Blue carbon emissions

Frontiers in Ecology and the Environment

Lovelock, C.E., T. Atwood, J. Baldock, C.M. Duarte, S. Hickey, P.S. Lavery, P. Masque, P.I. Macreadie, A. Ricart, O. Serrano, and A. Steven. Assessing the risk of CO2 emissions from blue carbon ecosystems. 2017. Frontiers in Ecology and the Environment doi:10.1002/fee.1491
Lovelock, C.E., T. Atwood, J. Baldock, C.M. Duarte, S. Hickey, P.S. Lavery, P. Masque, P.I. Macreadie, A. Ricart, O. Serrano, and A. Steven
CO2 emissions, blue carbon
2017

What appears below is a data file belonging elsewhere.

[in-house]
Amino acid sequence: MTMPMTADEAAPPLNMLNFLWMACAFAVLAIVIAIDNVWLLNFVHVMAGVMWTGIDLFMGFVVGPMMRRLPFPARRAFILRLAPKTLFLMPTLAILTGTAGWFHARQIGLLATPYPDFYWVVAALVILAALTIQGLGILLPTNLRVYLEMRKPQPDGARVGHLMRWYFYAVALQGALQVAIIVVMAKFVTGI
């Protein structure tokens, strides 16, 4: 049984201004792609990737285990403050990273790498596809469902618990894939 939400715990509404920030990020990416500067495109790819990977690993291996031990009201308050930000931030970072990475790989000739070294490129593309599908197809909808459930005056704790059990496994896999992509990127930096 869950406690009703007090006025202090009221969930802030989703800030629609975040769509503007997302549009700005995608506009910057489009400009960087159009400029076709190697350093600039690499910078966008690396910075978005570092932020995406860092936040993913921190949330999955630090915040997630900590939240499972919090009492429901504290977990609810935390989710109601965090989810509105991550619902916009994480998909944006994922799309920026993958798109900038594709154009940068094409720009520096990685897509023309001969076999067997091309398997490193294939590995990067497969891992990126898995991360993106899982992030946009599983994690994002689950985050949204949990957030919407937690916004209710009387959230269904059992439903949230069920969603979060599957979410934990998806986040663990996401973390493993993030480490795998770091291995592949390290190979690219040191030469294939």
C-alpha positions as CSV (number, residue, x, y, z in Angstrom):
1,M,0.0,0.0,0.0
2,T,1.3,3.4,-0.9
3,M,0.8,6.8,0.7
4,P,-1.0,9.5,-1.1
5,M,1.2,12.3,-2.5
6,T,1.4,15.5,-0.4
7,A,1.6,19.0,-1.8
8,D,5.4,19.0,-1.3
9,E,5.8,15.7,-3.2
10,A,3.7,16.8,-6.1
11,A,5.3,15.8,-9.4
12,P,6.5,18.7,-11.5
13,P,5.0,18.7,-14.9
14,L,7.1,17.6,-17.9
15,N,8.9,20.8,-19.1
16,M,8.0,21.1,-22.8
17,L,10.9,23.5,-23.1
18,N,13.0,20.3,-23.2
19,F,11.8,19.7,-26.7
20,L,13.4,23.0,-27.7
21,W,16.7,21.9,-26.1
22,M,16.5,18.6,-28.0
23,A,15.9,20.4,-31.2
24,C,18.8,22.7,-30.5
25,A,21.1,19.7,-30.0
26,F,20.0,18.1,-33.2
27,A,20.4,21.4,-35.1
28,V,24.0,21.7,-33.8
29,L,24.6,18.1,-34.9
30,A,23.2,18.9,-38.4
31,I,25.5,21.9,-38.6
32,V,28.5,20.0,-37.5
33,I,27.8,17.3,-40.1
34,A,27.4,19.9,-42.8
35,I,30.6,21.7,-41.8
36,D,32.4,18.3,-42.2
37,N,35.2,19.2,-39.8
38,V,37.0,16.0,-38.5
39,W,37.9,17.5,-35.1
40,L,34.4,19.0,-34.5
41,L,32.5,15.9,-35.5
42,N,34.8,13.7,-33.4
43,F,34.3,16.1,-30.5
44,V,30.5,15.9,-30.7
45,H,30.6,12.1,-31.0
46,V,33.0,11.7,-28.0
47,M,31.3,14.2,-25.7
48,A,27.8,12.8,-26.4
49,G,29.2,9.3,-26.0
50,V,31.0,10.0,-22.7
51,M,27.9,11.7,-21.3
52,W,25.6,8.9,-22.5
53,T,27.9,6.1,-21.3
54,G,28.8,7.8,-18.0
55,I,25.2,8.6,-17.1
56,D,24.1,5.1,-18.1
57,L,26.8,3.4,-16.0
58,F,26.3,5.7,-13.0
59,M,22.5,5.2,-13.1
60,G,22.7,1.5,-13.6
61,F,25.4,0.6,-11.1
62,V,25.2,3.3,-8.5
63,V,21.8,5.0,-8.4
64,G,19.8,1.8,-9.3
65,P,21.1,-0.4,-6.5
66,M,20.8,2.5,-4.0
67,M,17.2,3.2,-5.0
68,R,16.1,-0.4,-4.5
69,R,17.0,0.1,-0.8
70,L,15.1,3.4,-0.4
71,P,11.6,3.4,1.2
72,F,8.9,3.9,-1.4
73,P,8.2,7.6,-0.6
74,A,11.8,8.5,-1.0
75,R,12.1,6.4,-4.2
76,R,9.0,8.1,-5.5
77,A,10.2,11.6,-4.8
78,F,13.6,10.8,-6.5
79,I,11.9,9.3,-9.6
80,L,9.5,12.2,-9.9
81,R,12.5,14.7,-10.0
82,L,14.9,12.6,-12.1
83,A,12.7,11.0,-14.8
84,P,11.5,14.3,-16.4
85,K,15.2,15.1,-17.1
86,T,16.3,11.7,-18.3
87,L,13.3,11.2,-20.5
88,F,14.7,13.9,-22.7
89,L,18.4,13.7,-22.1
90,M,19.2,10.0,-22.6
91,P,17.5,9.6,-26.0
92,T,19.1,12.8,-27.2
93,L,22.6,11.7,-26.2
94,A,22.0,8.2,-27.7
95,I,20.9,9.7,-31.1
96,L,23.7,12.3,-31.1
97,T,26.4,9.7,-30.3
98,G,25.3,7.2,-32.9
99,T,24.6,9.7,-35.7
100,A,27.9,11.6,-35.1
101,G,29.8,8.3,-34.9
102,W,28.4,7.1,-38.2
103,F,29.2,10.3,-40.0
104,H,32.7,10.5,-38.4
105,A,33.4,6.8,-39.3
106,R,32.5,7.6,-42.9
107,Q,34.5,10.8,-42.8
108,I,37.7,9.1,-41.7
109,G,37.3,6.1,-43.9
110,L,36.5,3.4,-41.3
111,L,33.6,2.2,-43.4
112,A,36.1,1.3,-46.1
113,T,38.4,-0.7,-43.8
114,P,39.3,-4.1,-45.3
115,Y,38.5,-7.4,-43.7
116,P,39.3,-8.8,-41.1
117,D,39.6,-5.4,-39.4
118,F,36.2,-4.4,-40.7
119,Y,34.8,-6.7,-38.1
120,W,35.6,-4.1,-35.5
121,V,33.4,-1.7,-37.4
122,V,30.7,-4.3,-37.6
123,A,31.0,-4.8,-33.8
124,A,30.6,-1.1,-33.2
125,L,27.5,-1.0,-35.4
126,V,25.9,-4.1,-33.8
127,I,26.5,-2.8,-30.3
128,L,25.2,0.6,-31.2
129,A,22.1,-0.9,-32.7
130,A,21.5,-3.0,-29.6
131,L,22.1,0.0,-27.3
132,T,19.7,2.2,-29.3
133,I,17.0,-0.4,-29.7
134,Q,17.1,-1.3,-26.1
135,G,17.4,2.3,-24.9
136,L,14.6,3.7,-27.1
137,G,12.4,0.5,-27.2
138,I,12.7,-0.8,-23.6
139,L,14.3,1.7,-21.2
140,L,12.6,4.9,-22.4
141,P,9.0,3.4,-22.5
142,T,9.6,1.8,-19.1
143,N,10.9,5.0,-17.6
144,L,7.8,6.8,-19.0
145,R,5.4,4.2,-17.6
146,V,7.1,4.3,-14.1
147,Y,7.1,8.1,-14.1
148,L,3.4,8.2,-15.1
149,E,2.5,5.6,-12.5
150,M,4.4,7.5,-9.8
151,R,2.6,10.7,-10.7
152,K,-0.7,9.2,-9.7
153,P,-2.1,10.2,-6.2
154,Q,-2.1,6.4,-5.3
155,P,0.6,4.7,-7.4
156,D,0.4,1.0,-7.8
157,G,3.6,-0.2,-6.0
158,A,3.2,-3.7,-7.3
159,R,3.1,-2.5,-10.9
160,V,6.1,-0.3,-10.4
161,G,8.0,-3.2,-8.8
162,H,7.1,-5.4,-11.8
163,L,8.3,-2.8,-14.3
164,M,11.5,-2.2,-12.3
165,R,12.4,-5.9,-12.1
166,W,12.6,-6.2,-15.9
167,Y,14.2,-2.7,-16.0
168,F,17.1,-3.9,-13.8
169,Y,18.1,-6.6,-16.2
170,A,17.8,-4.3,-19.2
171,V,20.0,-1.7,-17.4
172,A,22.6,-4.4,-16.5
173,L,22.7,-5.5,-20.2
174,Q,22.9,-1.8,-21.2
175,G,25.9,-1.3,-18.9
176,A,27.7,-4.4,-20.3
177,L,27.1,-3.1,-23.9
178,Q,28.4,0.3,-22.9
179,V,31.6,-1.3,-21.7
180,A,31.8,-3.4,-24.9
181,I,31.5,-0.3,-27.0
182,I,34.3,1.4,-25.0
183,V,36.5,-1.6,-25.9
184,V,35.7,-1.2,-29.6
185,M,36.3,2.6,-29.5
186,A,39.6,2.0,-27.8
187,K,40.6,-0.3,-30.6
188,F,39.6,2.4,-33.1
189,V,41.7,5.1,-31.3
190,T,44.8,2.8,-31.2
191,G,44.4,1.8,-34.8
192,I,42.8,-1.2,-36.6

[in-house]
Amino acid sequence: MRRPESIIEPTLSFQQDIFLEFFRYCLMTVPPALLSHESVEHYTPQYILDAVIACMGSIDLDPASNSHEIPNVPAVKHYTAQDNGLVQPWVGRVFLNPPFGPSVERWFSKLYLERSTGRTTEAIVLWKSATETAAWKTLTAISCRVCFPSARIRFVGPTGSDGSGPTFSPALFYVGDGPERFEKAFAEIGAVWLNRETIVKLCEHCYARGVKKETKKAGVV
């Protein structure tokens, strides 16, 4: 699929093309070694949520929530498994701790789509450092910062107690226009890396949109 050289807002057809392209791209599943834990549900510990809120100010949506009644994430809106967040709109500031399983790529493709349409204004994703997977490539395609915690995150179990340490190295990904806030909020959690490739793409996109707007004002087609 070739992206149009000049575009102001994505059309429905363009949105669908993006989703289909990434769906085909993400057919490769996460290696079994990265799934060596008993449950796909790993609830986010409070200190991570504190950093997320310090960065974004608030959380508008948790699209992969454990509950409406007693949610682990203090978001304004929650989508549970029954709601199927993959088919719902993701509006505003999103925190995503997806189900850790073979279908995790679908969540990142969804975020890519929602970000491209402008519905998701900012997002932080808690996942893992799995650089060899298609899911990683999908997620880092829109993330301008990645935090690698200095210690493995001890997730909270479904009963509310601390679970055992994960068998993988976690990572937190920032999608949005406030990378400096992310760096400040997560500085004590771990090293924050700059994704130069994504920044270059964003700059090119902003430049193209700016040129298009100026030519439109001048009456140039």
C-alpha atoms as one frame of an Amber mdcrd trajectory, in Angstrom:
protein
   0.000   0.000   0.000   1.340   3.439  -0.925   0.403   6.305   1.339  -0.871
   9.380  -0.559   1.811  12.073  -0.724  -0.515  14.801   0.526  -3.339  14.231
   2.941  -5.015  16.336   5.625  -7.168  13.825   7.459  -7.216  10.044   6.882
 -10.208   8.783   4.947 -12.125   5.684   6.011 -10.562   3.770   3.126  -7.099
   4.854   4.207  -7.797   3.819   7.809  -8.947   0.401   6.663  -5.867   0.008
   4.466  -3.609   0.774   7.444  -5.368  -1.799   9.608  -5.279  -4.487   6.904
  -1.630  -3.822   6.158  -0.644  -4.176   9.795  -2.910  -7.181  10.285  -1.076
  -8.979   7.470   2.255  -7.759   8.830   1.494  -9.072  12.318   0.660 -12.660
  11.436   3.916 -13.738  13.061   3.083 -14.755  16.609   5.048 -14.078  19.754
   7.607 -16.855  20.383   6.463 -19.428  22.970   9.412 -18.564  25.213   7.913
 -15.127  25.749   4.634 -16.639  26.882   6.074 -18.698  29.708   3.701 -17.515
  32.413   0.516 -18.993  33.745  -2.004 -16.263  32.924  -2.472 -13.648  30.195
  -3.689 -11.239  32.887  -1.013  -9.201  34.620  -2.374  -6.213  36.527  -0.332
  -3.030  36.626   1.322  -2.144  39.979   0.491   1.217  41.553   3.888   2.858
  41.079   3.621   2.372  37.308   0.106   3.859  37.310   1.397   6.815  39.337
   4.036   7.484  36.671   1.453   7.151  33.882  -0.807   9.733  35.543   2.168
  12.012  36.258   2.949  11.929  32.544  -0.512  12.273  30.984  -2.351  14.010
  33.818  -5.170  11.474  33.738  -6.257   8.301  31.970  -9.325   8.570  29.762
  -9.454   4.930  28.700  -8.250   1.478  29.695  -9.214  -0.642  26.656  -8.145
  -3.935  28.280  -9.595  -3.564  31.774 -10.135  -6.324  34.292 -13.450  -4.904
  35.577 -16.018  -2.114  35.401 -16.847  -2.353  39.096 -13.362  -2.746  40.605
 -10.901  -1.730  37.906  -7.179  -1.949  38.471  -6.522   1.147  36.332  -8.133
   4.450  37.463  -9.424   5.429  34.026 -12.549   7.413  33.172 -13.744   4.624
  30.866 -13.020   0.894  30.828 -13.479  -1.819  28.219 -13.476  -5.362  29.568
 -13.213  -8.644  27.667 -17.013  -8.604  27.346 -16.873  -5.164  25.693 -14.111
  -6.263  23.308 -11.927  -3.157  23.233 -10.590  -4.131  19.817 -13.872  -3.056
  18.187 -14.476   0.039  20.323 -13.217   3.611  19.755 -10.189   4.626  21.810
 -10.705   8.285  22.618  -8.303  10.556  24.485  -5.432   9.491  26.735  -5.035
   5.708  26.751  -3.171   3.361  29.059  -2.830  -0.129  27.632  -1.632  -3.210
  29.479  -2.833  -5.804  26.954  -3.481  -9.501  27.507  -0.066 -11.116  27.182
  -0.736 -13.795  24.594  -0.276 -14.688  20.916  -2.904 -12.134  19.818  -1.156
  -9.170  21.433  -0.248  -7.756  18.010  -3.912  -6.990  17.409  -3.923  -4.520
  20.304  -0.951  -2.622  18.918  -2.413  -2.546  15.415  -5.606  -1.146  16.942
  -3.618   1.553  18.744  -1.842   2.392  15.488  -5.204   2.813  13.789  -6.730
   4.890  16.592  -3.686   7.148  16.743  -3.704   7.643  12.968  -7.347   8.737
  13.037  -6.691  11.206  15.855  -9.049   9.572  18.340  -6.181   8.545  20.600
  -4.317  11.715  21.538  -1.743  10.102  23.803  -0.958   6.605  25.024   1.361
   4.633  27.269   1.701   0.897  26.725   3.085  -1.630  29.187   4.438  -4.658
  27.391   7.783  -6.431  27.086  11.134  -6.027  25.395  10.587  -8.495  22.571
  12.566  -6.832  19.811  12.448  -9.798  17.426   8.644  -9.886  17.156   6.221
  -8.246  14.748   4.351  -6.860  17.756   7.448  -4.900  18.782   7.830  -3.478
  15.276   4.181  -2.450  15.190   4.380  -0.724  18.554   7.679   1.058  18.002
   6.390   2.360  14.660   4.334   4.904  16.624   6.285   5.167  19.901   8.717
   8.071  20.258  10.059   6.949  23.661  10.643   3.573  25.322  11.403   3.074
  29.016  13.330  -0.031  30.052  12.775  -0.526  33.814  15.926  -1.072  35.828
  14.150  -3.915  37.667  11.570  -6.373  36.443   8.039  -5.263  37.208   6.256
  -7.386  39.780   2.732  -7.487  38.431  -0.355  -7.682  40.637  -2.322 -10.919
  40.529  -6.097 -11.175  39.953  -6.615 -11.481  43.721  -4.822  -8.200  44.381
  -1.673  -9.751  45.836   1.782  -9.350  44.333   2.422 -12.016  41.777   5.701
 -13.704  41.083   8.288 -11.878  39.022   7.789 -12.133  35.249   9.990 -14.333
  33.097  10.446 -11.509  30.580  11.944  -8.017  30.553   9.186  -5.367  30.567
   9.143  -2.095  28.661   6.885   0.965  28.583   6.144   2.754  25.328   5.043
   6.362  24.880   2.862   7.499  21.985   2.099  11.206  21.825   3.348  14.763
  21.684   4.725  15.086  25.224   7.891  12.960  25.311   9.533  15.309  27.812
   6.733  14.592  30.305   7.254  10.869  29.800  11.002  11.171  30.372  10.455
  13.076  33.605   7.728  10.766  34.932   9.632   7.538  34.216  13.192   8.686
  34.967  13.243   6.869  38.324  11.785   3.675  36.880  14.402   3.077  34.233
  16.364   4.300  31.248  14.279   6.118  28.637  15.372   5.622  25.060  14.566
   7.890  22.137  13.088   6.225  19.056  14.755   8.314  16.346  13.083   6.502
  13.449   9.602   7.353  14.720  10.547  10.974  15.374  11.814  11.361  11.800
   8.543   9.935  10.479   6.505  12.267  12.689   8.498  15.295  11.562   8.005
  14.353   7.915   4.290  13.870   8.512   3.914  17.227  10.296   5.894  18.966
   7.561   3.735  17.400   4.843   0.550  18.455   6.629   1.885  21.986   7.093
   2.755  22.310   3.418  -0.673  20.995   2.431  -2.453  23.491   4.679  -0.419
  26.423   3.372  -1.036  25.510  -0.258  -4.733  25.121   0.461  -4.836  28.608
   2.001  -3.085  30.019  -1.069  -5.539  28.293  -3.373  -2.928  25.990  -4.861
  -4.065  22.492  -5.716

​Blue carbon” ecosystems, which include tidal marshes, mangrove forests, and seagrass meadows, have large stocks of organic carbon (Corg) in their soils. These carbon stocks are vulnerable to decomposition and – if degraded – can be released to the atmosphere in the form of CO2. We present a framework to help assess the relative risk of CO2 emissions from degraded soils, thereby supporting inclusion of soil Corg into blue carbon projects and establishing a means to prioritize management for their carbon values. Assessing the risk of CO2 emissions after various kinds of disturbances can be accomplished through knowledge of both the size of the soil Corg stock at a site and the likelihood that the soil Corg will decompose to CO2.